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WHO: What we know about transmission of the Ebola virus among humans

WHO: What we know about transmission of the Ebola virus among humans | Biology_Ecology | Scoop.it
Ebola virus disease is not an airborne infection. Airborne spread among humans implies inhalation of an infectious dose of virus from a suspended cloud of small dried droplets.

This mode of transmission has not been observed during extensive studies of the Ebola virus over several decades.

Common sense and observation tell us that spread of the virus via coughing or sneezing is rare, if it happens at all. Epidemiological data emerging from the outbreak are not consistent with the pattern of spread seen with airborne viruses, like those that cause measles and chickenpox, or the airborne bacterium that causes tuberculosis.

Theoretically, wet and bigger droplets from a heavily infected individual, who has respiratory symptoms caused by other conditions or who vomits violently, could transmit the virus – over a short distance – to another nearby person.

This could happen when virus-laden heavy droplets are directly propelled, by coughing or sneezing (which does not mean airborne transmission) onto the mucus membranes or skin with cuts or abrasions of another person.

WHO is not aware of any studies that actually document this mode of transmission. On the contrary, good quality studies from previous Ebola outbreaks show that all cases were infected by direct close contact with symptomatic patients.

 

The Ebola virus is transmitted among humans through close and direct physical contact with infected bodily fluids, the most infectious being blood, feces and vomit.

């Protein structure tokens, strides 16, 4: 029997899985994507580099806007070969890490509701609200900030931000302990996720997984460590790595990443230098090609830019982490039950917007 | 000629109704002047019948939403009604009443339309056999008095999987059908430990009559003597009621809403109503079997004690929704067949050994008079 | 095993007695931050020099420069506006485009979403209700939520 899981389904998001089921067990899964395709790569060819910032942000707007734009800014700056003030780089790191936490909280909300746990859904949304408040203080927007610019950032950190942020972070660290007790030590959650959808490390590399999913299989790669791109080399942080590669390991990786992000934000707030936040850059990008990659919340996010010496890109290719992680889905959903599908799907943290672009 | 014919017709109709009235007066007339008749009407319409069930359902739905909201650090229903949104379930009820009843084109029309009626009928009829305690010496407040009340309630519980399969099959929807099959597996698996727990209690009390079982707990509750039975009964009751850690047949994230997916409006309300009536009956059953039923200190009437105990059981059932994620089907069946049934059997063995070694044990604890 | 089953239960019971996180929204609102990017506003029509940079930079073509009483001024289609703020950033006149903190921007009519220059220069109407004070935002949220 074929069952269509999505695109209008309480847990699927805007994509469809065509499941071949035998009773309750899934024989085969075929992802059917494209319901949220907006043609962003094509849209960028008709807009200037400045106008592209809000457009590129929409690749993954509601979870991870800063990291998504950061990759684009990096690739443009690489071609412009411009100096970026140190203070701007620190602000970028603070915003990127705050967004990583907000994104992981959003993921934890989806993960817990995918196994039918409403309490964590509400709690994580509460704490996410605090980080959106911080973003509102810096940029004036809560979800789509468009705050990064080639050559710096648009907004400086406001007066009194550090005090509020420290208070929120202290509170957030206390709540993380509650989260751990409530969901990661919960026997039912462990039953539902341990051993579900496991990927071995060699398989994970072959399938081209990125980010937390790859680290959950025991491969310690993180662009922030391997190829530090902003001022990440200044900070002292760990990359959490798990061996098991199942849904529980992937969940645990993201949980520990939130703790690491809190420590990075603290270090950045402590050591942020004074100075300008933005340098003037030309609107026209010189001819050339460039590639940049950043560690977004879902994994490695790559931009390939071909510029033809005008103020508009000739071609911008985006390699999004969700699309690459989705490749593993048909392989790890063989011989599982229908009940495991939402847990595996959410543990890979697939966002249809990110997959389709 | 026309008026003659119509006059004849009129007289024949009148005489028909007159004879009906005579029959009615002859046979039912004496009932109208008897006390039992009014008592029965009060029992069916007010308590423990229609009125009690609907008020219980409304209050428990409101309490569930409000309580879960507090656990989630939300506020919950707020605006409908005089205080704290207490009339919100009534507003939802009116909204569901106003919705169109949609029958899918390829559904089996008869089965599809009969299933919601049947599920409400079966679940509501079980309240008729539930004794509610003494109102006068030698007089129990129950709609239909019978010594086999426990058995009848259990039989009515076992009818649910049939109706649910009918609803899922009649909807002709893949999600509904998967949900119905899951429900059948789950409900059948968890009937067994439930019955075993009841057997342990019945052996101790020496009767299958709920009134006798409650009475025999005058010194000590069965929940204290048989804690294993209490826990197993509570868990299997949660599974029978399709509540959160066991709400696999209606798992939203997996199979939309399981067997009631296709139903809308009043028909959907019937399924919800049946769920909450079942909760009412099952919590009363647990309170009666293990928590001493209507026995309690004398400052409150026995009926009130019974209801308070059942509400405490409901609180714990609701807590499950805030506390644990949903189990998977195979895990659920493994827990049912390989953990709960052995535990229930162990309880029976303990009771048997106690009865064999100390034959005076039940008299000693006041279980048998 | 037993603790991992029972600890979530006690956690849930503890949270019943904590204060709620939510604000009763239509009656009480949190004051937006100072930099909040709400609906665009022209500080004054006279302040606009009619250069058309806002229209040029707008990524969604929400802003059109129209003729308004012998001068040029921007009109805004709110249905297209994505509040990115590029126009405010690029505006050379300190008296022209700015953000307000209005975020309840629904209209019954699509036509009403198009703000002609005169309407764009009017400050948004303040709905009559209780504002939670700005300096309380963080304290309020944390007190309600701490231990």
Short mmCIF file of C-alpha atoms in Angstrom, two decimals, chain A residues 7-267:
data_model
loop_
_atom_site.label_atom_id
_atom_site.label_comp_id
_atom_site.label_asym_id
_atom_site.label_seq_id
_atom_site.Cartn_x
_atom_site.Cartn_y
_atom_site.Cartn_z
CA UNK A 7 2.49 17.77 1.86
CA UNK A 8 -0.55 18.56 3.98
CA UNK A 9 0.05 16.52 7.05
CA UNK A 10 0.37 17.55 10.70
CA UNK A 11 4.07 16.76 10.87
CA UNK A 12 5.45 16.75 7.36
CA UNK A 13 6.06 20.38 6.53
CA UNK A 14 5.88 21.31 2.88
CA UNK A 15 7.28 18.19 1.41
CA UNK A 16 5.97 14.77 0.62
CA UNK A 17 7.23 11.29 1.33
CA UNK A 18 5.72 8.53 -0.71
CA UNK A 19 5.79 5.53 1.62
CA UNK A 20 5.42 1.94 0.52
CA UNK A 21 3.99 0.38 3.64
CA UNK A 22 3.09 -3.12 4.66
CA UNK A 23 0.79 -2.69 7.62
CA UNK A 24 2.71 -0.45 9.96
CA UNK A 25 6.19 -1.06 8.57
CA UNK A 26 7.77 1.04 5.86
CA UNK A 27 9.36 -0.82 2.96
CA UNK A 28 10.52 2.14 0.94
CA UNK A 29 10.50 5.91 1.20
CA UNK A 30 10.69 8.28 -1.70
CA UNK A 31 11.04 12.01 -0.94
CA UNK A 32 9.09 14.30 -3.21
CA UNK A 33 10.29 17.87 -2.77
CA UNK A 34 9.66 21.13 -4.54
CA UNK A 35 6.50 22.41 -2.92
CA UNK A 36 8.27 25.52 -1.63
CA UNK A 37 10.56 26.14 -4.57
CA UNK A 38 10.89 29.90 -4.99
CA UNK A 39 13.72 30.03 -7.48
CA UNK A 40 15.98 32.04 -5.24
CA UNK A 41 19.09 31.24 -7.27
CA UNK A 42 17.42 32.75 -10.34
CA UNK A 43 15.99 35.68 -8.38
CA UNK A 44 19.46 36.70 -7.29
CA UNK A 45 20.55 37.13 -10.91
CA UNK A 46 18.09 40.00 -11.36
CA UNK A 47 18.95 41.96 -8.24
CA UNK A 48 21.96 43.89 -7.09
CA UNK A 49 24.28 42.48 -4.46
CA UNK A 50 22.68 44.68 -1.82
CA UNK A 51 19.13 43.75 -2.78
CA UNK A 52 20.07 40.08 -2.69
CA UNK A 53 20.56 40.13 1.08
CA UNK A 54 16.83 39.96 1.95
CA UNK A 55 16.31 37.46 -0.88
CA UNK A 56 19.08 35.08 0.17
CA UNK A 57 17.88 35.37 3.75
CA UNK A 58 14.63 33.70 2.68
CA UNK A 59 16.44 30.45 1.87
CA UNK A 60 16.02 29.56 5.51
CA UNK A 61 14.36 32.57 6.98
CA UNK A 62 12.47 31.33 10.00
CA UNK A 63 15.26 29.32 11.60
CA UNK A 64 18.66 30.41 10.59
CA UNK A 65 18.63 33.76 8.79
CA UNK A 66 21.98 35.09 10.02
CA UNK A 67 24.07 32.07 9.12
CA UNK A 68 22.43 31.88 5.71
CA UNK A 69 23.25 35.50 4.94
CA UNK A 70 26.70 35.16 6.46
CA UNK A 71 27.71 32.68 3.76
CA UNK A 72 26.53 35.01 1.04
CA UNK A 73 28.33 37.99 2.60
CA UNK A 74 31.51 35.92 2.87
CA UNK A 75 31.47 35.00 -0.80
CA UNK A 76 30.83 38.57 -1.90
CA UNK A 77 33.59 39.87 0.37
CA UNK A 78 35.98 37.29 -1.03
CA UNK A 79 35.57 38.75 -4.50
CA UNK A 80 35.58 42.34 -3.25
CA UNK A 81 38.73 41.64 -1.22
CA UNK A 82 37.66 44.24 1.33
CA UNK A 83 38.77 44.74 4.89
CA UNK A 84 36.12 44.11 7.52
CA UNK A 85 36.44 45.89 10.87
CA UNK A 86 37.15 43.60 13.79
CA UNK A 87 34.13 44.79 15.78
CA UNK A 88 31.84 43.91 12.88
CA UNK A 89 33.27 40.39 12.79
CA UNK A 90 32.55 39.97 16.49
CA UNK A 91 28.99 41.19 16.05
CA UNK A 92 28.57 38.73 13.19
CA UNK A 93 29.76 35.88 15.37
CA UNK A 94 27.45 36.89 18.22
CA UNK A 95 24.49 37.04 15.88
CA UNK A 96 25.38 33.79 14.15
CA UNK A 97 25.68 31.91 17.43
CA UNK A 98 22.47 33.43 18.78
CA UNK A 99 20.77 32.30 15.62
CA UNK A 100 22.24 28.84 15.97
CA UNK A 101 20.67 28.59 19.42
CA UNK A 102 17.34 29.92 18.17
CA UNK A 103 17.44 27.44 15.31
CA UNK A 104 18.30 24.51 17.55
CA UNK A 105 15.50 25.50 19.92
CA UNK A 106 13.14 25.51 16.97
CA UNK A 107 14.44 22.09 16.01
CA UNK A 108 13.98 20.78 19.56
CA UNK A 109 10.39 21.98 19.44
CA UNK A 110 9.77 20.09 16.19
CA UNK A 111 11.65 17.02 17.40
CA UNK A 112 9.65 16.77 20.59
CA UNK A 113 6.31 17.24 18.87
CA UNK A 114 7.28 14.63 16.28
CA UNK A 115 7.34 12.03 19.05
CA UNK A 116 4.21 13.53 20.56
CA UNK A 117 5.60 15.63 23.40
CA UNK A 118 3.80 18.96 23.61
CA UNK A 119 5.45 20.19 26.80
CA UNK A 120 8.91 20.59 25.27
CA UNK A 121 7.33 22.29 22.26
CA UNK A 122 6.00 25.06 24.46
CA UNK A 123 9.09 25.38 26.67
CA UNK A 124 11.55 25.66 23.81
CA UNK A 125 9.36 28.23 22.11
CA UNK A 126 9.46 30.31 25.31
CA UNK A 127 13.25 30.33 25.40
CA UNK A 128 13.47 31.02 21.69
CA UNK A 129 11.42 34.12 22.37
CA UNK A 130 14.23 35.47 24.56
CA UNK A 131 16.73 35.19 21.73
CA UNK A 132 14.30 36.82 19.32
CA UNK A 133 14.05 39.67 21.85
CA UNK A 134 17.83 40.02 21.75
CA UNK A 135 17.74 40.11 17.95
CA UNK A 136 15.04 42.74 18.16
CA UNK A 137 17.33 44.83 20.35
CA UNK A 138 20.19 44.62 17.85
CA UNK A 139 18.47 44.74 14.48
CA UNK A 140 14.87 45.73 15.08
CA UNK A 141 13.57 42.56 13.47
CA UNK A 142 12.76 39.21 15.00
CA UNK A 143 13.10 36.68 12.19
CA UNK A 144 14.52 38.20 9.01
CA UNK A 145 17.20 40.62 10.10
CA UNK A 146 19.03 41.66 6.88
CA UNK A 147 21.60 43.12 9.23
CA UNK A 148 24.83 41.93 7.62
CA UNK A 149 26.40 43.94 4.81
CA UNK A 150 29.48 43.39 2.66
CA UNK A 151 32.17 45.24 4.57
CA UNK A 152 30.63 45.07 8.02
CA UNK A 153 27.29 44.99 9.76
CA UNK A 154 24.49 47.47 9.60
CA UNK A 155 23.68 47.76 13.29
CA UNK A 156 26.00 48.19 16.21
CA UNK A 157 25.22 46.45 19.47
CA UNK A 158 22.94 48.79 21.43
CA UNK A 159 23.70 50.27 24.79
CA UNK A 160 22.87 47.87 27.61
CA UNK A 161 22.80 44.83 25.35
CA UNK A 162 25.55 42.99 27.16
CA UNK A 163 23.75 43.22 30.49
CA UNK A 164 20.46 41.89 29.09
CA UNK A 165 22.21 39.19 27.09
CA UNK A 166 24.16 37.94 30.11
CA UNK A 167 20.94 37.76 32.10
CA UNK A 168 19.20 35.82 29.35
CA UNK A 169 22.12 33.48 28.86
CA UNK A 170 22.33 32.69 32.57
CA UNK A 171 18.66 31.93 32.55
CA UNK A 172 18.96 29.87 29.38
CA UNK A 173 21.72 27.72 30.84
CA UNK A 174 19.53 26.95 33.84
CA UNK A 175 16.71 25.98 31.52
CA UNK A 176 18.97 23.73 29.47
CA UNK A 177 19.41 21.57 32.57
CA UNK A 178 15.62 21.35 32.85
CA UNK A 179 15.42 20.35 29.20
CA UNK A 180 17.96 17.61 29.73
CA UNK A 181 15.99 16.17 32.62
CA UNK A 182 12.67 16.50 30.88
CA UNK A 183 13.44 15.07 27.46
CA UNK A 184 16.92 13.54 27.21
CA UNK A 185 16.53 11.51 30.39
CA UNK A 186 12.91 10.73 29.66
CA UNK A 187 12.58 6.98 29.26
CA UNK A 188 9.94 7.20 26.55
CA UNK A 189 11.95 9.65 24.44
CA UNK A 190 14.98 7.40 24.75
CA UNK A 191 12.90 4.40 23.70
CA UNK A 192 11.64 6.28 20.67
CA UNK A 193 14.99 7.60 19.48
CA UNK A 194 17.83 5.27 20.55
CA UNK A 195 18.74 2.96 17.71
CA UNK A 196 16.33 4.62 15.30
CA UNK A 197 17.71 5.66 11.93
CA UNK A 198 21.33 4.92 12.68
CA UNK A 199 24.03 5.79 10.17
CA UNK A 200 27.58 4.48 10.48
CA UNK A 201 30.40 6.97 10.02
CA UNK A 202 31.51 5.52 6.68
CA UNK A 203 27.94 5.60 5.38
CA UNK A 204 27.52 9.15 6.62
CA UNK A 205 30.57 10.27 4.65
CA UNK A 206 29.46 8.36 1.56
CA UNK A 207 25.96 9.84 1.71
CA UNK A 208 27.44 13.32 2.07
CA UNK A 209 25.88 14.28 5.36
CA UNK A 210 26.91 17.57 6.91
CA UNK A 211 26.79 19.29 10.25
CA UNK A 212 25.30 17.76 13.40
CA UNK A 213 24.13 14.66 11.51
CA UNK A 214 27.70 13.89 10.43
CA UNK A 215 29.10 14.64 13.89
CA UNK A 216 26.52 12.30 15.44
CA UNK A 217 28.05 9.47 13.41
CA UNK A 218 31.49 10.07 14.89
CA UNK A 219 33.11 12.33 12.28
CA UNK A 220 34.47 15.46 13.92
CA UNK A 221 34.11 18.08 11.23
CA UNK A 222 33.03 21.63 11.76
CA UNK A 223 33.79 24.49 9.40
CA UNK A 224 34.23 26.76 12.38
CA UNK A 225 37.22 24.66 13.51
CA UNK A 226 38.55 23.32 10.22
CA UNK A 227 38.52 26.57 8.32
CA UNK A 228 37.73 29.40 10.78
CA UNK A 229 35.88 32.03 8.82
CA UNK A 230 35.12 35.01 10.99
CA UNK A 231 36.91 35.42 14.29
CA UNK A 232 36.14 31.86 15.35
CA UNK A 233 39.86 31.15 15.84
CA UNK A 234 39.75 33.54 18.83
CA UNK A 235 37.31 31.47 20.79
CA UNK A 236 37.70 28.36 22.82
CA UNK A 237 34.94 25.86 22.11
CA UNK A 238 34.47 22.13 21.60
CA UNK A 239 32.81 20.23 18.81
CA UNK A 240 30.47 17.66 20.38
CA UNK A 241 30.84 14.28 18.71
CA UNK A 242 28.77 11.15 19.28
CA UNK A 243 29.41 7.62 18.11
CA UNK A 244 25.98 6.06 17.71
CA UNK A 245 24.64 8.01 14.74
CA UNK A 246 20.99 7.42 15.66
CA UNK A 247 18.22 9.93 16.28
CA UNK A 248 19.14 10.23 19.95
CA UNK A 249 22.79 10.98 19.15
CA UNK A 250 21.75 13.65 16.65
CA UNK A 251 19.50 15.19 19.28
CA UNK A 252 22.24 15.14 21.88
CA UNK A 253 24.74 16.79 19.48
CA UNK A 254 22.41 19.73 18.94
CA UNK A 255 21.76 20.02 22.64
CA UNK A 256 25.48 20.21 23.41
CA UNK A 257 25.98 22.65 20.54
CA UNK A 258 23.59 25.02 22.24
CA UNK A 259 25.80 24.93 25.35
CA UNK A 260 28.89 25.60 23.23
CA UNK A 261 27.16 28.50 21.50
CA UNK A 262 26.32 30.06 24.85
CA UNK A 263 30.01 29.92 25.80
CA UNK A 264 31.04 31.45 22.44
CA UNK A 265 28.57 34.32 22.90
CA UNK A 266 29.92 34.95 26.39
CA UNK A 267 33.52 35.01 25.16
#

The Ebola virus has also been detected in breast milk, urine and semen. In a convalescent male, the virus can persist in semen for at least 70 days; one study suggests persistence for more than 90 days.

 

Saliva and tears may also carry some risk. However, the studies implicating these additional bodily fluids were extremely limited in sample size and the science is inconclusive. In studies of saliva, the virus was found most frequently in patients at a severe stage of illness. The whole live virus has never been isolated from sweat.

 

The Ebola virus can also be transmitted indirectly, by contact with previously contaminated surfaces and objects. The risk of transmission from these surfaces is low and can be reduced even further by appropriate cleaning and disinfection procedures.

 

Ebola situation assessmentsFrequently asked questions on Ebola virus diseaseFact sheet on EbolaEbola virus disease - web site


Via Dr. Stefan Gruenwald
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Eric Chan Wei Chiang's curator insight, October 10, 2014 2:39 AM

These are some really good facts about the current Ebola outbreak.

 

Local authorities in affected countries are making creative use of ICT to help fight Ebola http://sco.lt/5OkxUn

 

More scoops on Ebola can be read here:

http://www.scoop.it/t/biotech-and-beyond/?tag=Ebola

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The #PreziTop100 Online Resources Every Presenter Should See

The #PreziTop100 Online Resources Every Presenter Should See | Biology_Ecology | Scoop.it

We have scoured the web looking for the most inspirational and useful resources for anyone looking to improve their presentation skills; the #PreziTop100 is the result of all this hard work.


Via Baiba Svenca
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Baiba Svenca's curator insight, May 30, 2014 1:34 PM

Prezi team have assembled a vast list of resources (articles, blogs, videos, podcasts, presentations, books) that may help you become a better presenter.  Put this on your to-do list!

Marie-Ann Roberts's curator insight, June 2, 2014 5:41 AM

Numerous great ideas.

Alfredo Corell's curator insight, June 3, 2014 6:46 PM

Prepared by the Prezi team


you have loads of articles, blogs, videos, etc... 

every thing you need to be a better prezi user!!!


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Would you eat ‘eco-friendly’ meat created from stem cells?

Would you eat ‘eco-friendly’ meat created from stem cells? | Biology_Ecology | Scoop.it